Monday, April 29, 2013


Great Weather is Finally Here...What an awesome weekend. Nice weather, the final Mountain Goat training run, driveway basketball,  yard cleanup, mowing and the Junior Prom. I even had a few minutes to swing my new golf clubs for the first time (I bought my last set in 1988 when I was 17!). I even used my trusty yellow pad to record my new yardages in my older age!

Prom and Senior Ball...As my wife and I rolled up to the Junior Prom on Saturday night, she reminded me that this was the 27th Junior Prom or Senior Ball that we have chaperoned together. Add in ALL of the other dances, events, and festivities that we have chaperoned together, I think we would qualify as professionals!

I always have it easy... I just put on a suit and tie and show up. My wife has had to find 27 (and soon 28 in a few weeks at the Senior Ball) different things to wear! We have had a blast chaperoning all of these events and Saturday night was no different. We had over 425 students in attendance and there was a variety of tuxes and dresses on our students. Not much has changed in this area over the years, but one thing that has changed is the music. I have a really open mind for music and enjoy most of what the students listen to. Where I struggle is how they dance. I have no moves. At all!

I get jealous when someone has taught the kids how to "Dougie", "Gangnam Style", or the "Wobble Dance", and all I can do is stand there and bob my head a little. Yes, I can Foxtrot, two-step, and even do the Harlem Shake. Those do not cut it today. I think I see some "professional development" in my future.

You should be proud at how our students represent themselves at our dances. They are polite, respectful, and have an appropriate good time. Next stop is the OnCenter for the Senior Ball! Thank you to all of the Junior Prom organizers and chaperones for another great time.

Now and Going Forward...Spring sports are winding down, and we are creeping ever closer to our Fine Arts event Kaleidoscope 38. This means that we are even closer to final exams and graduation.  Wow.

This week is fairly quiet.  Assessments are over, and I will be able to get back on my regular school visit schedule.

Have a great week!


Monday, April 22, 2013

Some GREAT Questions

Spring Sporting Events: Well, we had a pretty good week weather wise, and we were able to finally get some games in! On Wednesday we had every sport playing on our grounds except for JV baseball and Varsity track who were away. You should take an opportunity to come and watch our student athletes. Our facilities rival junior colleges, and our athletes are playing incredibly well. In fact, our girls lacrosse team is currently ranked number one in the state for Class A schools. Nice work!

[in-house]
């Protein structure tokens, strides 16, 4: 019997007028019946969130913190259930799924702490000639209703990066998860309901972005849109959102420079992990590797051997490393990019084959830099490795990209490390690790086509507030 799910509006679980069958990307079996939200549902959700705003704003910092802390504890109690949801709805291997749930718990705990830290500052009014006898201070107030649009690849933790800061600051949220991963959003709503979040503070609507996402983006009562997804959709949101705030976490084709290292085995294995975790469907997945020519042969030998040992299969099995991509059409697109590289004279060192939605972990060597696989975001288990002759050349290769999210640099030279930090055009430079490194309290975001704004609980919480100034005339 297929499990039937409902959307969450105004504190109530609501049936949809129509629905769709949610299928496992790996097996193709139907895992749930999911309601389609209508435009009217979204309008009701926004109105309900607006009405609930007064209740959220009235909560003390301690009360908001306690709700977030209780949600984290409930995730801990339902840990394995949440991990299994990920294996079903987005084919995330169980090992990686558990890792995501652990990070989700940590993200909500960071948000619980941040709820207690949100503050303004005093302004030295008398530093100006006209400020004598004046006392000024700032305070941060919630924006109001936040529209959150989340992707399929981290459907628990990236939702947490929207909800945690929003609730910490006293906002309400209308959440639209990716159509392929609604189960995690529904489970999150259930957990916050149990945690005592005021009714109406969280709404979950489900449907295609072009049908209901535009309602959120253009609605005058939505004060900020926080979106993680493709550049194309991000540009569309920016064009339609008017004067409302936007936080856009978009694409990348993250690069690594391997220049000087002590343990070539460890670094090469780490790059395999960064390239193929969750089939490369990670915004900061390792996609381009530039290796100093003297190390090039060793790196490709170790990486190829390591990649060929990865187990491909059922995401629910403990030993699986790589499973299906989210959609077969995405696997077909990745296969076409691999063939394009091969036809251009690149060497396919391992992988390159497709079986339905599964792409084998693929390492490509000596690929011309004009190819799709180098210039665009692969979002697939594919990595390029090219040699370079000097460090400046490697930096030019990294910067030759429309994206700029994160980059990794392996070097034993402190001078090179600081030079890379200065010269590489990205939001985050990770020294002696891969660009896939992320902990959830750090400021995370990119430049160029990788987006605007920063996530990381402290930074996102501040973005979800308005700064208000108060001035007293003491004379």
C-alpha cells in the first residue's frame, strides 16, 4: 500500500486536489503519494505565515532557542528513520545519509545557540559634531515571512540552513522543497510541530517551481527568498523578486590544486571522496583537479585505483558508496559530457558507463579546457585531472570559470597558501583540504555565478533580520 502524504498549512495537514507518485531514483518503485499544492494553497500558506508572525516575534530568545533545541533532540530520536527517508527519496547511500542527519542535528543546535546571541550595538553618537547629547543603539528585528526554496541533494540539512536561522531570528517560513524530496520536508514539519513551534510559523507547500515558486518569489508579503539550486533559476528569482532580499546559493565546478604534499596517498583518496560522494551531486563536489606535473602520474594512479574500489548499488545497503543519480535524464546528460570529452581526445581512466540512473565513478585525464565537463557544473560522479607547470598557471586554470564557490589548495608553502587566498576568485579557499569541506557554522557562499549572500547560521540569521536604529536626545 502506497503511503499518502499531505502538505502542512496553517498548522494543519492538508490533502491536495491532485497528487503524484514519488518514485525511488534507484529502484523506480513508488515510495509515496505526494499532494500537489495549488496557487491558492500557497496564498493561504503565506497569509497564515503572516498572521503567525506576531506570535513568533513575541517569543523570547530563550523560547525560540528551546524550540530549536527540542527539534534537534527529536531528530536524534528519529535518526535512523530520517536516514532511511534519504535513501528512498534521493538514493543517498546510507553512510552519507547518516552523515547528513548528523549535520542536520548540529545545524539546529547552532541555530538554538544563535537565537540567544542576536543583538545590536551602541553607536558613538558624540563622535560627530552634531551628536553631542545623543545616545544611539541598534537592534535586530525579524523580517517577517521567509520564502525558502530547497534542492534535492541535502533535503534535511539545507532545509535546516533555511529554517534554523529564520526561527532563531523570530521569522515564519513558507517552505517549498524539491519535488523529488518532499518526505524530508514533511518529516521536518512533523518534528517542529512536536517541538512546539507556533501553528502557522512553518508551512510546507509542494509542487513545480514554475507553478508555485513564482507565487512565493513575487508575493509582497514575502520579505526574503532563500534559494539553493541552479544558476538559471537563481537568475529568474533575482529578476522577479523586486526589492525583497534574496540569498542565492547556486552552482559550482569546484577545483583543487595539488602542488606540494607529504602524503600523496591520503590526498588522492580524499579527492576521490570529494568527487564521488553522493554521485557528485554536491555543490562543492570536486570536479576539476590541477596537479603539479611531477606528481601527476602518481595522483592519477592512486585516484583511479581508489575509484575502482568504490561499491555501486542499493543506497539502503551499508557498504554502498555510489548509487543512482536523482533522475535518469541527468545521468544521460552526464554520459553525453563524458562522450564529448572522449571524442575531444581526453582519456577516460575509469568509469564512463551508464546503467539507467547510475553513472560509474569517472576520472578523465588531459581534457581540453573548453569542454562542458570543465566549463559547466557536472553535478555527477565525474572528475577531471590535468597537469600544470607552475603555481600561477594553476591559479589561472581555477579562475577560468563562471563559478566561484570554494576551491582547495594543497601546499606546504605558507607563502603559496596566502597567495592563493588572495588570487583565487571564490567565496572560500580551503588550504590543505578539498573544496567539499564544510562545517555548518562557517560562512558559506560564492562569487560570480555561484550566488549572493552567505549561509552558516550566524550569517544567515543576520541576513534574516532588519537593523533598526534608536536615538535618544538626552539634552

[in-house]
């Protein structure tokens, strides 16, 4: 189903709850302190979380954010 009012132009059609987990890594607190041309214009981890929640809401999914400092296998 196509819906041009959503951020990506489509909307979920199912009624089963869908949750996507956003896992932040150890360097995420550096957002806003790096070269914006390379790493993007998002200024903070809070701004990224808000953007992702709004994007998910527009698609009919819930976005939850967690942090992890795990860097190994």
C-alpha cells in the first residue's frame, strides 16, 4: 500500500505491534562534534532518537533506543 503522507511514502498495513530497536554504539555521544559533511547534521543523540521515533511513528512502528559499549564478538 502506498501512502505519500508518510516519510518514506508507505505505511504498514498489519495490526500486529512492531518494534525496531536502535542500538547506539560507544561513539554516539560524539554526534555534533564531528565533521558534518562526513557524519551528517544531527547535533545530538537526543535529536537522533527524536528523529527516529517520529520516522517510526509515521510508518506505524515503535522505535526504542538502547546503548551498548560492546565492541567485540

Helping Others is Important: Over the weekend I attended another OUTSTANDING fundraiser for a student in one of our schools with some medical needs.  It is always amazing to see how quickly our community comes together to help some of our youngsters when they really need it.  I am very appreciative as well of all the volunteers that I saw working for a good cause. Thank you.

Q & A about Subjects from Previous Blogs: I have had some very good conversations and feedback from parents near and far regarding the two blogs that I recently posted about standardized testing, Annual Professional Performance Review (APPR), and the Common Core Learning Standards (CCLS).  I would like to share a couple of the questions that were received and also clarify a couple of points.

Question: Can a child fail a grade if they do not perform well on a state standardized test?
Answer:  A child will not fail or advance a grade based on their standardized test score.

Question: Do students with disabilities have to take the NYS standardized tests? 
Answer: All students, including those with disabilities, are given the NYS standardized tests. If a student is profoundly disabled, they can be identified as testing exempt. That number is normally 2% or less of the ENTIRE student population. A student could be given support on the exam based on the level of disability and conditions that are prescribed in the child's Individualized Education Plan (IEP).

Question: How do you treat a child who just had a "bad test day"? 
Answer: This is a great question. West Genesee has a K-8 Response to Intervention Plan (RTI) for Math, English, Reading, and Writing. New York State requires that schools have to provide a Response to Intervention Plan (RTI Plan) for grades K-4 in English ONLY.  We chose to exceed this requirement two years ago so that we can better service ALL students.